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Assimilation is a cognitive process in which there is an integration of new information into an existing schema of ideas. For example, when an unfamiliar dog is seen, a person will probably just assimilate it into their dog schema. However, if the dog behaves strangely, and in ways that don't seem dog-like, there will be accommodation as a new schema is formed for that particular dog.
In his formalization of the theory of constructivism Jean Piaget, articulated the mechanisms by which knowledge is internalized by learners. He suggested that through processes of accommodation and assimilation, individuals construct new knowledge from their experiences. When individuals assimilate, they incorporate the new experience into an already existing framework without changing that framework. This may occur when individuals' experiences are aligned with their internal representations of the world, but may also occur as a failure to change a faulty understanding; for example, they may not notice events, may misunderstand input from others, or may decide that an event is a fluke and is therefore unimportant as information about the world. In contrast, when individuals' experiences contradict their internal representations, they may change their perceptions of the experiences to fit their internal representations. According to the theory, accommodation is the process of reframing one's mental representation of the external world to fit new experiences. Accommodation can be understood as the mechanism by which failure leads to learning: when we act on the expectation that the world operates in one way and it violates our expectations, we often fail, but by accommodating this new experience and reframing our model of the way the world works, we learn from the experience of failure, or others' failure.
It is important to note that constructivism is not a particular pedagogy. In fact, constructivism is a theory describing how learning happens, regardless of whether learners are using their experiences to understand a lecture or following the instructions for building a model airplane. In both cases, the theory of constructivism suggests that learners construct knowledge out of their experiences.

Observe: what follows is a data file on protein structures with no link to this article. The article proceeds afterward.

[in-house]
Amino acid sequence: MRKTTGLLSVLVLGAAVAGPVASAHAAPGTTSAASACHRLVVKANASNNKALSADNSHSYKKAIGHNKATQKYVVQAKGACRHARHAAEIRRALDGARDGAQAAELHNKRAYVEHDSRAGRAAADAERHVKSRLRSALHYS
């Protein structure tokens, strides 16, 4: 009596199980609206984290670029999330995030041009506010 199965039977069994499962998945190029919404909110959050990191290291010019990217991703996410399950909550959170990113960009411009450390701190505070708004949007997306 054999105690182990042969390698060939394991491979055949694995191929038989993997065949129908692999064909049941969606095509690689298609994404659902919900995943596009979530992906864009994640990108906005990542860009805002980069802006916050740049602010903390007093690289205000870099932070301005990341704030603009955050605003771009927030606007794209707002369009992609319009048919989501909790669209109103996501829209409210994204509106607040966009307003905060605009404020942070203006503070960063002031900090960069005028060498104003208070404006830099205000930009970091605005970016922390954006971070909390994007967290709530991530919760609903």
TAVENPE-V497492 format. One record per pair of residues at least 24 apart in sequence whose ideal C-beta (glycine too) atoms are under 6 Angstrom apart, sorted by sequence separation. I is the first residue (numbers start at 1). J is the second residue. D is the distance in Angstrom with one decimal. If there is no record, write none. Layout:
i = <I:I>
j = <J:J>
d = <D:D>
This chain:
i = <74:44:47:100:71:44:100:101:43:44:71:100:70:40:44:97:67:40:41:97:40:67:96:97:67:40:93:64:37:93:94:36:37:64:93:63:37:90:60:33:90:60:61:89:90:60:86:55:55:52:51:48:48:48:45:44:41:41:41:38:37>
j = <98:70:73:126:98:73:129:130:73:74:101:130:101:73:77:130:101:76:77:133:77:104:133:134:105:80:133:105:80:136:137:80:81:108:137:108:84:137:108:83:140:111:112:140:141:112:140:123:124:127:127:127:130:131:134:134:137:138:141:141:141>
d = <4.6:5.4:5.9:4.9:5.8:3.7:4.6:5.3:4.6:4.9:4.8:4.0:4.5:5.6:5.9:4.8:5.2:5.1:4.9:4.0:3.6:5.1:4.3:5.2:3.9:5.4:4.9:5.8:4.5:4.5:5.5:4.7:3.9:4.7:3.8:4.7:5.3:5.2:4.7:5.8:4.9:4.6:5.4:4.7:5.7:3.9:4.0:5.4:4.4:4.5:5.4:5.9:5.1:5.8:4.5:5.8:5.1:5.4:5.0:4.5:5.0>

However, constructivism is often associated with pedagogic approaches that promote active learning, or learning by doing. There are many critics of "learning by doing" (a.k.a "discovery learning") as an instructional strategy (e.g. see the criticisms below). While there is much enthusiasm for Constructivism as a design strategy, according to Tobias and Duffy "... to us it would appear that constructivism remains more of a philosophical framework than a theory that either allows us to precisely describe instruction or prescribe design strategies.(p.4)". This is unfortunate because there is quite a bit of promise to the educational philosophy behind constructivism, but constructivists seem to be having difficulties defining testable learning theories. In part this is due to Piaget's distrust of empirical methods and reliance upon the clinical method.
- Tobias, S. (2009). Constructivist instruction: Success or failure?, New York: Taylor & Francis.
- Kirschner, P. A. (2006). Why minimal guidance during instruction does not work: an analysis of the failure of constructivist, discovery, problem-based, experiential, and inquiry-based teaching. Educational Psychologist 41 (2): 75–86.
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